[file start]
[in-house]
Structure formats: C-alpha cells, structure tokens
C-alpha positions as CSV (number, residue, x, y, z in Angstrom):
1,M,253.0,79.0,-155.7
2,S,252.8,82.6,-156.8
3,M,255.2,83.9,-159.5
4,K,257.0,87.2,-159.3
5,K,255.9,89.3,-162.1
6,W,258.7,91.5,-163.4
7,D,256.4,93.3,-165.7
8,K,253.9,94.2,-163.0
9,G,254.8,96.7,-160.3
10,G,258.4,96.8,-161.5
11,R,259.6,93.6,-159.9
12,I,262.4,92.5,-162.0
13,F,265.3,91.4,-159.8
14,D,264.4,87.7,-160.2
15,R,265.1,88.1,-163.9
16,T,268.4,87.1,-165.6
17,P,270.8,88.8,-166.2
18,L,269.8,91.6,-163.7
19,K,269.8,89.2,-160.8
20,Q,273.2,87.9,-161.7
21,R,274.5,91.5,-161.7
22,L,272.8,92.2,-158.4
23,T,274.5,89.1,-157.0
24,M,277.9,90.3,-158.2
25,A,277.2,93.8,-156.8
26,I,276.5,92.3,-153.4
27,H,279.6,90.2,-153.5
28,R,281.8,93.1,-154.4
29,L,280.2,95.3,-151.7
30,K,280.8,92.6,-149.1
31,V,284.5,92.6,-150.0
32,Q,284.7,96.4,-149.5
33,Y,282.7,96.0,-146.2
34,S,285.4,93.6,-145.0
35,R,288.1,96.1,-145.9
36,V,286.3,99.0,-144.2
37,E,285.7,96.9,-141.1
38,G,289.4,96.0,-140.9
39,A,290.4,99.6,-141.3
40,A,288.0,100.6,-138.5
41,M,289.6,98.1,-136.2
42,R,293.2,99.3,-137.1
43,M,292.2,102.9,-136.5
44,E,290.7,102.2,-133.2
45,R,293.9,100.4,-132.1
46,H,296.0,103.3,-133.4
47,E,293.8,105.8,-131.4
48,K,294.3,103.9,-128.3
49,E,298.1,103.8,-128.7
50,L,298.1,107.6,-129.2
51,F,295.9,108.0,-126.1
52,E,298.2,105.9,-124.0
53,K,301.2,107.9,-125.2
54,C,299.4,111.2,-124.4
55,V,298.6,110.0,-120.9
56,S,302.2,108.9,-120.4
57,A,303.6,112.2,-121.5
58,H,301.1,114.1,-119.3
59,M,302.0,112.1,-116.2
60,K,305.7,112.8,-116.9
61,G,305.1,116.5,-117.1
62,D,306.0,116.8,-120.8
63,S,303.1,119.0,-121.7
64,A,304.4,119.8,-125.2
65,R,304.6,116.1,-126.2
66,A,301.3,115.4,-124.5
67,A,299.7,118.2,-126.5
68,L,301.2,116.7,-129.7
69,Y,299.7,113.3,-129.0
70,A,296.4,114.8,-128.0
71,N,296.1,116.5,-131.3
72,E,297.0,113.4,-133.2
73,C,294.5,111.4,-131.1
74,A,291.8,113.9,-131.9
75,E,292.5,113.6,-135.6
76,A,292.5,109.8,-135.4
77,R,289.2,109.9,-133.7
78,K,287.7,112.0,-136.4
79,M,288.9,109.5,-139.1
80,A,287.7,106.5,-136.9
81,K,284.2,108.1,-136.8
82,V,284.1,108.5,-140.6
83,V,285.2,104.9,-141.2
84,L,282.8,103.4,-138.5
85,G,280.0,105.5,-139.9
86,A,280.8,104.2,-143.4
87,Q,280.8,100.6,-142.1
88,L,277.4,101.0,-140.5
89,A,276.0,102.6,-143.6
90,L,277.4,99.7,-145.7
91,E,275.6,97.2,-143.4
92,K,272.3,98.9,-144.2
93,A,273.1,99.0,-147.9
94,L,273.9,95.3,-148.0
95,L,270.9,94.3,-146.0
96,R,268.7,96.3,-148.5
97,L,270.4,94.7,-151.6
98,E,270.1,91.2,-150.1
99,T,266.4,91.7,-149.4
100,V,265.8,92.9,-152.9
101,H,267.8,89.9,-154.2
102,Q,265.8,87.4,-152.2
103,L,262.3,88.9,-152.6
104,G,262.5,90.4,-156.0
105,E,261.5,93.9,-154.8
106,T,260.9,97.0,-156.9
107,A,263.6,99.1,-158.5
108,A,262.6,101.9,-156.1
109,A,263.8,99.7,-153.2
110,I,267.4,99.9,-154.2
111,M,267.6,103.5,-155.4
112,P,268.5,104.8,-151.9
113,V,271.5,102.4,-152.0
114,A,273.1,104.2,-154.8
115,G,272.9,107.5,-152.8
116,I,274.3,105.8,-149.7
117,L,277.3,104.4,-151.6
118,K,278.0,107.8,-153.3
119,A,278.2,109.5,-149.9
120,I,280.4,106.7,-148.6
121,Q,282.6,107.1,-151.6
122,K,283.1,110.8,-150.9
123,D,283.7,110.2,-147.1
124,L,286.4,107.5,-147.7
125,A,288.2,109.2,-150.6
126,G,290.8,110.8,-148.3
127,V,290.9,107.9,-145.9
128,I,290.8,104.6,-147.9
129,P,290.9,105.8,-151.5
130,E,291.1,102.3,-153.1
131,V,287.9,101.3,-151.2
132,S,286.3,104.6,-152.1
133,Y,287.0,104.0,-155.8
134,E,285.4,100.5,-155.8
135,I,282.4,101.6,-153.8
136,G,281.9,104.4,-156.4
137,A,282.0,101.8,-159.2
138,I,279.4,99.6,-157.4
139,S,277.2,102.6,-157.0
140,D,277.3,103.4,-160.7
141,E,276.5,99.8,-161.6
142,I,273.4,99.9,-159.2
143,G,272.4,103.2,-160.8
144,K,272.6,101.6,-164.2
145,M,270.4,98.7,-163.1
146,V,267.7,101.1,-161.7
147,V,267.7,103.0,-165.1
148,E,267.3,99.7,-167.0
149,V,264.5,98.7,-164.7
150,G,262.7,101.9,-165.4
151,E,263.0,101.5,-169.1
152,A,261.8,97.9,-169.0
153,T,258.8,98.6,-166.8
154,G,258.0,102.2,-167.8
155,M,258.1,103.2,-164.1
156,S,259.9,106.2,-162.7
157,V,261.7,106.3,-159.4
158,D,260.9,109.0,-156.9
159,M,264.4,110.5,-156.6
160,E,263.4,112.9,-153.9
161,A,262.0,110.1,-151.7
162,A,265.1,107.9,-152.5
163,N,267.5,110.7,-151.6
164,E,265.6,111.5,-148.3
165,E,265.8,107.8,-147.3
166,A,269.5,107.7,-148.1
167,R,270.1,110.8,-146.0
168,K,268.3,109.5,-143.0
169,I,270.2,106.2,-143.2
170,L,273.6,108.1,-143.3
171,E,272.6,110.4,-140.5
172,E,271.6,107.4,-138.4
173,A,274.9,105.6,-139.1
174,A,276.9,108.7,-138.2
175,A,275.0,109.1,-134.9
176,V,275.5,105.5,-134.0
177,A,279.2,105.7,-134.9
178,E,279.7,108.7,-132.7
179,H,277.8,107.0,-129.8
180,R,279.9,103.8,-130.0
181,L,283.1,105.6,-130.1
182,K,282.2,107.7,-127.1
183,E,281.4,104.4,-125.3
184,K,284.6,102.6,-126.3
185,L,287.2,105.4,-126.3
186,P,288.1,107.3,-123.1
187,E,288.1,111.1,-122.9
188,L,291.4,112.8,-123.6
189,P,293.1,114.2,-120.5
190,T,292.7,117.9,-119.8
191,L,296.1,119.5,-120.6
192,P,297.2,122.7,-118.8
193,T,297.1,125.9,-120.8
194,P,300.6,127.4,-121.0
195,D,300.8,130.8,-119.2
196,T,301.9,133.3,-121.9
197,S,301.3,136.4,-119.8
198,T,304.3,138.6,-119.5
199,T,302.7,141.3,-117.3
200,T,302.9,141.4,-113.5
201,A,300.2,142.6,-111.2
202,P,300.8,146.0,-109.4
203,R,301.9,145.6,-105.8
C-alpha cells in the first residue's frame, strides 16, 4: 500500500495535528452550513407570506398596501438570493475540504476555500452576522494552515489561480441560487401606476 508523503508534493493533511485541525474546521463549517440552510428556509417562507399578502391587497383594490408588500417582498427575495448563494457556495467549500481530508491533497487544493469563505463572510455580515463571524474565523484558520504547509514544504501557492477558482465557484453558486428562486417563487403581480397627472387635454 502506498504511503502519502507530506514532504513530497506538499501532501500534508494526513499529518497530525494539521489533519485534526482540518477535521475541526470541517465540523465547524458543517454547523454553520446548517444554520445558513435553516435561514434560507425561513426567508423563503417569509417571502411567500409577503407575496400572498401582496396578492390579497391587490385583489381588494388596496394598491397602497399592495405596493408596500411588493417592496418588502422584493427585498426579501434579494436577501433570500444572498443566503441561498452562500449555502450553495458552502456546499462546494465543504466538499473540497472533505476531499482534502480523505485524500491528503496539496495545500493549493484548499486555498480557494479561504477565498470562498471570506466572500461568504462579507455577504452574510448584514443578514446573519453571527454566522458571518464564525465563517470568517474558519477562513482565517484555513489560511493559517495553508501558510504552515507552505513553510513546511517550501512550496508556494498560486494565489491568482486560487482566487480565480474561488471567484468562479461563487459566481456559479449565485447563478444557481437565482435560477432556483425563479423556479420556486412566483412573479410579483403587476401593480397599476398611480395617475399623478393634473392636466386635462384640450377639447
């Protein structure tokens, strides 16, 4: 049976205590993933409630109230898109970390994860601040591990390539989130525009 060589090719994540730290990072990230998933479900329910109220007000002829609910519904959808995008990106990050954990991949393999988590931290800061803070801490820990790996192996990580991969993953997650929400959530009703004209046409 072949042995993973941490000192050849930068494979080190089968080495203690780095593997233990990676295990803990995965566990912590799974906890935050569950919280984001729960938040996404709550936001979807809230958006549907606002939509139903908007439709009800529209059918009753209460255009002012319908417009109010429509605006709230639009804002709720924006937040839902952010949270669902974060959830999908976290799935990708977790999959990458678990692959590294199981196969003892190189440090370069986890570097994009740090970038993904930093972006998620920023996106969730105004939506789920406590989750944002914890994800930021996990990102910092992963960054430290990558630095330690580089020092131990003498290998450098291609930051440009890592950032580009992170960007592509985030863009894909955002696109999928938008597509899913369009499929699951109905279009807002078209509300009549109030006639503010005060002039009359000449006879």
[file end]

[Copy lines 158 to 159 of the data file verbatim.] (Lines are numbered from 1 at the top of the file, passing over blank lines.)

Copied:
155,M,258.1,103.2,-164.1
156,S,259.9,106.2,-162.7